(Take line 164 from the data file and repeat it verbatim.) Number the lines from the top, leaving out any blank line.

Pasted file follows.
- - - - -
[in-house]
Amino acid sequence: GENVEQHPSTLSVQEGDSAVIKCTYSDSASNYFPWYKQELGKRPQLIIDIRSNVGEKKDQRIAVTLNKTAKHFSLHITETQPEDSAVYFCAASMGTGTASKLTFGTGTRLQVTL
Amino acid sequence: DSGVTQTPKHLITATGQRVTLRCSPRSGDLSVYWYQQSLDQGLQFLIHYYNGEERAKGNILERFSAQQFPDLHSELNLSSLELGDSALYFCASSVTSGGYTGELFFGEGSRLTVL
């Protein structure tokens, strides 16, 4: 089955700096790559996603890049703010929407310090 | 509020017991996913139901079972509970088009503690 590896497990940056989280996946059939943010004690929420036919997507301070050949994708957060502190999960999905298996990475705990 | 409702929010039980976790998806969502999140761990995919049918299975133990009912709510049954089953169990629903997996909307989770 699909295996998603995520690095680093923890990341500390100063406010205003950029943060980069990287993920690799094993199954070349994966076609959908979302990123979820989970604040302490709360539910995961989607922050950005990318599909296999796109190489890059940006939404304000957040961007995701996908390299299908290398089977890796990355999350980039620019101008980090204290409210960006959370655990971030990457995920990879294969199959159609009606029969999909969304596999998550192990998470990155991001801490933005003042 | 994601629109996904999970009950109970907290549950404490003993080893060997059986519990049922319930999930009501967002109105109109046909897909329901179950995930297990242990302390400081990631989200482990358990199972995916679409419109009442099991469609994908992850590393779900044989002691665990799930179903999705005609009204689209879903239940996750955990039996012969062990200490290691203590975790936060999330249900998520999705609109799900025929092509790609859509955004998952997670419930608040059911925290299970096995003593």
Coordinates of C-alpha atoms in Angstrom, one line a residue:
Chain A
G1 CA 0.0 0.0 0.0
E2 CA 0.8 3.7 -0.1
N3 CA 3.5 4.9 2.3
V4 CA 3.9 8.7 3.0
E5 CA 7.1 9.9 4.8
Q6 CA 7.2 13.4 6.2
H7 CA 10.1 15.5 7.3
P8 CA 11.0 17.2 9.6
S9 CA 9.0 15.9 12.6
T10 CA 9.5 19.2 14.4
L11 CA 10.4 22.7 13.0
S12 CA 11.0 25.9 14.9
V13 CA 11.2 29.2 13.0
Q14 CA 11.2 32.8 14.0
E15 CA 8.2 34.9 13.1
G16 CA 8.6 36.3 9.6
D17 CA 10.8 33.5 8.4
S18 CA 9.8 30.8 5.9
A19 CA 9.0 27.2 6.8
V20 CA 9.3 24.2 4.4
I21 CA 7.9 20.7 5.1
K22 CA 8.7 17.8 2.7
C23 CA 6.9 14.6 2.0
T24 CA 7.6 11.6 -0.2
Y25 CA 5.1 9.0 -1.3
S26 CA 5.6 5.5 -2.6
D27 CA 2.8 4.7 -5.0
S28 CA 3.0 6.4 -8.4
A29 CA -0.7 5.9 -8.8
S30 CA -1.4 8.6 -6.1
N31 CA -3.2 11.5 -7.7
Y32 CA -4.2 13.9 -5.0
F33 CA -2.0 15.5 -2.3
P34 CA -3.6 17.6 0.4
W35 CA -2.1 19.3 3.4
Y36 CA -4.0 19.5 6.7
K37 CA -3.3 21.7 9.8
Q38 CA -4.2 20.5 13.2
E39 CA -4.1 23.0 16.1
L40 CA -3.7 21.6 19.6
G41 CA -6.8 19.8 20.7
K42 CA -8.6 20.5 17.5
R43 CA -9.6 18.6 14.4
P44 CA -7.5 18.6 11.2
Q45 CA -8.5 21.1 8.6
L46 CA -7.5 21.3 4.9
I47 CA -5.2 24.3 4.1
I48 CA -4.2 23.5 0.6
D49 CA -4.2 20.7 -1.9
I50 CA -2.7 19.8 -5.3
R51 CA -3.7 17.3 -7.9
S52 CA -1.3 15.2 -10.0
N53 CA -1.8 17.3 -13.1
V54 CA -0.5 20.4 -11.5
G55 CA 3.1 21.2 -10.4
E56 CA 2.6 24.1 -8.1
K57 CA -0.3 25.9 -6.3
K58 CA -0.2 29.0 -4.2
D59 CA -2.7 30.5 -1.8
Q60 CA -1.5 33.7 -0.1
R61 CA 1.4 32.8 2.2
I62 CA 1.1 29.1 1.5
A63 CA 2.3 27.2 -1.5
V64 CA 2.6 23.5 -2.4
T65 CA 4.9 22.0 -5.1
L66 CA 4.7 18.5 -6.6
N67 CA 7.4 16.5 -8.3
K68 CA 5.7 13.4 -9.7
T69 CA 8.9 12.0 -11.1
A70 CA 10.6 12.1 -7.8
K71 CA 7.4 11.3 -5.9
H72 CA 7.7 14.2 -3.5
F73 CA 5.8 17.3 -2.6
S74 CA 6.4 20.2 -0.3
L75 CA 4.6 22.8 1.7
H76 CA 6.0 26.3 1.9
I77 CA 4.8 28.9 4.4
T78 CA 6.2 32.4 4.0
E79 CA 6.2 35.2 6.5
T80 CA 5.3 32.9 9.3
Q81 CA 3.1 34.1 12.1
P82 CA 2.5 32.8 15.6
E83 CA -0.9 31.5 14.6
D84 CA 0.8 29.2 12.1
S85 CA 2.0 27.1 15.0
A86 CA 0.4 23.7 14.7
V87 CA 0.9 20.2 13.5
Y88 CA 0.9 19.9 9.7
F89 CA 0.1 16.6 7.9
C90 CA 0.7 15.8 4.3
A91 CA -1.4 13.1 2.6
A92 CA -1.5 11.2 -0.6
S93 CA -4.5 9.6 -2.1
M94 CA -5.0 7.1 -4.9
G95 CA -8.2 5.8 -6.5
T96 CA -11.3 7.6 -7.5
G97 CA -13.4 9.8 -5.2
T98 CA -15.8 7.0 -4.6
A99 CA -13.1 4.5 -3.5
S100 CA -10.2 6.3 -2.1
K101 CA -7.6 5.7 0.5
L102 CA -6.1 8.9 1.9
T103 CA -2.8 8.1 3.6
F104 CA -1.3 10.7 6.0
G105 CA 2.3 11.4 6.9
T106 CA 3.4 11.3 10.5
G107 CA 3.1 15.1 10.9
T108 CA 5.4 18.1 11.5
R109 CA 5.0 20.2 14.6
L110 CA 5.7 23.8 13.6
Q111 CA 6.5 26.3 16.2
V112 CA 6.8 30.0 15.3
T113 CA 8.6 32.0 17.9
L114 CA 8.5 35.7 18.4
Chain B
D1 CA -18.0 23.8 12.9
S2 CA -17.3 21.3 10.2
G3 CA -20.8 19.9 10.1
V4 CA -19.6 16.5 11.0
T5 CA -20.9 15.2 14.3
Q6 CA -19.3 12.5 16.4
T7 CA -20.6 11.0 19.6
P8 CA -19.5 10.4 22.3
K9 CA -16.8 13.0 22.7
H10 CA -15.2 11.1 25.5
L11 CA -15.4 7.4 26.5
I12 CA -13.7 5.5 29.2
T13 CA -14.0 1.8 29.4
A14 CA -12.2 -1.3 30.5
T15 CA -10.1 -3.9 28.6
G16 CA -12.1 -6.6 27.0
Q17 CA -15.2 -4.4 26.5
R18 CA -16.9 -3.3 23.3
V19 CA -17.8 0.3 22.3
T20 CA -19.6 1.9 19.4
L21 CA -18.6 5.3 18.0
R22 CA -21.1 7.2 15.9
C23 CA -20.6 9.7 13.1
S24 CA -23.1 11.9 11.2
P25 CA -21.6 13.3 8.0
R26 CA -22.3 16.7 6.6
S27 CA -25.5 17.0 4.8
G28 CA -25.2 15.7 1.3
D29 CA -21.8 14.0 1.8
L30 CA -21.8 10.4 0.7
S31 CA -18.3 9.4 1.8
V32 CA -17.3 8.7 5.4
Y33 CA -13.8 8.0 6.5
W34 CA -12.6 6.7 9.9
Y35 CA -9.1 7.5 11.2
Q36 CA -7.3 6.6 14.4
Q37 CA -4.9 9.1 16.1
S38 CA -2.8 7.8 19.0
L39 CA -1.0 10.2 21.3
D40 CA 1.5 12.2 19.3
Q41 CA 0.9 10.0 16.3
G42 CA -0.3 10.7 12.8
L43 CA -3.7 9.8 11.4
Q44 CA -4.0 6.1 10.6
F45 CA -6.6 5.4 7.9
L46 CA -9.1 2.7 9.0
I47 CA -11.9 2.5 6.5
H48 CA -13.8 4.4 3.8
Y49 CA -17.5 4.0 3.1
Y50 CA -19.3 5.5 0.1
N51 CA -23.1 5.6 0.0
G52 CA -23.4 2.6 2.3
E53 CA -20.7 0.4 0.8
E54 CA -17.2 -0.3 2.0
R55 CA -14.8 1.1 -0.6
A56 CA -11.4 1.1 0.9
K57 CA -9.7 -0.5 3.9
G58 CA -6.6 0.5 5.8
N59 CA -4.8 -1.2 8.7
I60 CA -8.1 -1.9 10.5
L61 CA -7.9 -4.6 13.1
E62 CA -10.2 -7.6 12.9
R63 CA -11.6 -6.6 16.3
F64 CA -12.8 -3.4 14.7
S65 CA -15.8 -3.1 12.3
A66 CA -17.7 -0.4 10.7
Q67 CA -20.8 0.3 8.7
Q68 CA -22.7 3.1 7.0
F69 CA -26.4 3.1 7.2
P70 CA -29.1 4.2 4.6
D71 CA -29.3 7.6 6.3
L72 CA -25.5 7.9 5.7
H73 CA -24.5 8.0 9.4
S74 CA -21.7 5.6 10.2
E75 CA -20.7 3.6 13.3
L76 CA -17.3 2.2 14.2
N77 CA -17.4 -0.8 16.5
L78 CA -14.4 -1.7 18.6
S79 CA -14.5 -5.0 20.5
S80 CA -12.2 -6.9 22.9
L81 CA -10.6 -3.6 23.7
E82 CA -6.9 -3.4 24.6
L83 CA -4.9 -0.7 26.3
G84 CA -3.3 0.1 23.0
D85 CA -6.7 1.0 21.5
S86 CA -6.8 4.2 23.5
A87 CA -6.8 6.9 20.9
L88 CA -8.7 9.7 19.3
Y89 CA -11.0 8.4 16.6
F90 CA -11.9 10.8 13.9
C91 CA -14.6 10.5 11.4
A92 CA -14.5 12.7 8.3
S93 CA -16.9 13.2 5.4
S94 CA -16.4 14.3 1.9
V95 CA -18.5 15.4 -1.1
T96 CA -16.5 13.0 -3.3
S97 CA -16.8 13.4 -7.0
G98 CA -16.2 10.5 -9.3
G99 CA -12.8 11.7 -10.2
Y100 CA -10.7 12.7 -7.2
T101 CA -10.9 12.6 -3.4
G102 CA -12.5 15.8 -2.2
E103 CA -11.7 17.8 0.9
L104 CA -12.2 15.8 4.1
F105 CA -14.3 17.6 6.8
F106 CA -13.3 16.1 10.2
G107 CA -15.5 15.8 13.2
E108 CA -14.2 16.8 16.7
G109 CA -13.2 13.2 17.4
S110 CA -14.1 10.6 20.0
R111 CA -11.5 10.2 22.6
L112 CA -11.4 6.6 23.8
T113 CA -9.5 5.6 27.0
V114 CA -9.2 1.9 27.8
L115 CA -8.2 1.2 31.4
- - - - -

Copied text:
L43 CA -3.7 9.8 11.4